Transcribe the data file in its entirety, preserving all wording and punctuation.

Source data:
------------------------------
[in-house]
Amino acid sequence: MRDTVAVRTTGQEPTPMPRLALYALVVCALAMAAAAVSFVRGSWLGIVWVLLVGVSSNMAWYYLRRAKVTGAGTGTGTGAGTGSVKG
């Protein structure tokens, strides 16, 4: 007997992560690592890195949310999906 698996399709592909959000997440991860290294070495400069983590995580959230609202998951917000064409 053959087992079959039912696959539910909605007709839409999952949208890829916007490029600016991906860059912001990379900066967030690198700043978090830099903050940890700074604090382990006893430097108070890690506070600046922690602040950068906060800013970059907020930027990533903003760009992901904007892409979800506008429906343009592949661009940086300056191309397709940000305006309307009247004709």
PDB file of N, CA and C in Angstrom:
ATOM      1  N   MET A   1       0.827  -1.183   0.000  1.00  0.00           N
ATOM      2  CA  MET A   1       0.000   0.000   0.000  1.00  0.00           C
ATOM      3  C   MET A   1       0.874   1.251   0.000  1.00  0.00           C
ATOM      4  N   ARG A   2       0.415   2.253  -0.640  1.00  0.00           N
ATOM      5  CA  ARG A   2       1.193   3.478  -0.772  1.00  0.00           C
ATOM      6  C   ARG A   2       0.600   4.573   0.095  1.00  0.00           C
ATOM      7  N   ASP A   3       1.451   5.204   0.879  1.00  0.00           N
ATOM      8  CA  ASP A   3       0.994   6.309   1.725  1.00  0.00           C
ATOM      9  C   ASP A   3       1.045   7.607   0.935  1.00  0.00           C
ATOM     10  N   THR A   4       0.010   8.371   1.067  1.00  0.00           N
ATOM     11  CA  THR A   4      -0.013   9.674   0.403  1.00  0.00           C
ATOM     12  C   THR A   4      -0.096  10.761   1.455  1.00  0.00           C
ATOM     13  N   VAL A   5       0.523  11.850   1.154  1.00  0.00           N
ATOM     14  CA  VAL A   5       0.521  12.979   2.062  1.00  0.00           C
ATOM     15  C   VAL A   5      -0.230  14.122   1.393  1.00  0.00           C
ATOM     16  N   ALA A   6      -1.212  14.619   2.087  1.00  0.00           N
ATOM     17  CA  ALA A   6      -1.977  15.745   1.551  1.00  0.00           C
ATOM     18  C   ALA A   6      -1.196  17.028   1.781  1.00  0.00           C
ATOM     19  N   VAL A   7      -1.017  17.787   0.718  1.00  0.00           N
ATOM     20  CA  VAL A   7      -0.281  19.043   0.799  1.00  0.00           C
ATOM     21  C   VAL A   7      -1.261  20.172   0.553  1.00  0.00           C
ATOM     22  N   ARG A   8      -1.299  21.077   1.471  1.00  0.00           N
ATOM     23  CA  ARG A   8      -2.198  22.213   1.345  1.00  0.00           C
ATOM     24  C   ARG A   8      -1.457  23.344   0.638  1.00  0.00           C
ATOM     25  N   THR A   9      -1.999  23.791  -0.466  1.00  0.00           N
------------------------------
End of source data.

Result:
[in-house]
Amino acid sequence: MRDTVAVRTTGQEPTPMPRLALYALVVCALAMAAAAVSFVRGSWLGIVWVLLVGVSSNMAWYYLRRAKVTGAGTGTGTGAGTGSVKG
């Protein structure tokens, strides 16, 4: 007997992560690592890195949310999906 698996399709592909959000997440991860290294070495400069983590995580959230609202998951917000064409 053959087992079959039912696959539910909605007709839409999952949208890829916007490029600016991906860059912001990379900066967030690198700043978090830099903050940890700074604090382990006893430097108070890690506070600046922690602040950068906060800013970059907020930027990533903003760009992901904007892409979800506008429906343009592949661009940086300056191309397709940000305006309307009247004709």
PDB file of N, CA and C in Angstrom:
ATOM      1  N   MET A   1       0.827  -1.183   0.000  1.00  0.00           N
ATOM      2  CA  MET A   1       0.000   0.000   0.000  1.00  0.00           C
ATOM      3  C   MET A   1       0.874   1.251   0.000  1.00  0.00           C
ATOM      4  N   ARG A   2       0.415   2.253  -0.640  1.00  0.00           N
ATOM      5  CA  ARG A   2       1.193   3.478  -0.772  1.00  0.00           C
ATOM      6  C   ARG A   2       0.600   4.573   0.095  1.00  0.00           C
ATOM      7  N   ASP A   3       1.451   5.204   0.879  1.00  0.00           N
ATOM      8  CA  ASP A   3       0.994   6.309   1.725  1.00  0.00           C
ATOM      9  C   ASP A   3       1.045   7.607   0.935  1.00  0.00           C
ATOM     10  N   THR A   4       0.010   8.371   1.067  1.00  0.00           N
ATOM     11  CA  THR A   4      -0.013   9.674   0.403  1.00  0.00           C
ATOM     12  C   THR A   4      -0.096  10.761   1.455  1.00  0.00           C
ATOM     13  N   VAL A   5       0.523  11.850   1.154  1.00  0.00           N
ATOM     14  CA  VAL A   5       0.521  12.979   2.062  1.00  0.00           C
ATOM     15  C   VAL A   5      -0.230  14.122   1.393  1.00  0.00           C
ATOM     16  N   ALA A   6      -1.212  14.619   2.087  1.00  0.00           N
ATOM     17  CA  ALA A   6      -1.977  15.745   1.551  1.00  0.00           C
ATOM     18  C   ALA A   6      -1.196  17.028   1.781  1.00  0.00           C
ATOM     19  N   VAL A   7      -1.017  17.787   0.718  1.00  0.00           N
ATOM     20  CA  VAL A   7      -0.281  19.043   0.799  1.00  0.00           C
ATOM     21  C   VAL A   7      -1.261  20.172   0.553  1.00  0.00           C
ATOM     22  N   ARG A   8      -1.299  21.077   1.471  1.00  0.00           N
ATOM     23  CA  ARG A   8      -2.198  22.213   1.345  1.00  0.00           C
ATOM     24  C   ARG A   8      -1.457  23.344   0.638  1.00  0.00           C
ATOM     25  N   THR A   9      -1.999  23.791  -0.466  1.00  0.00           N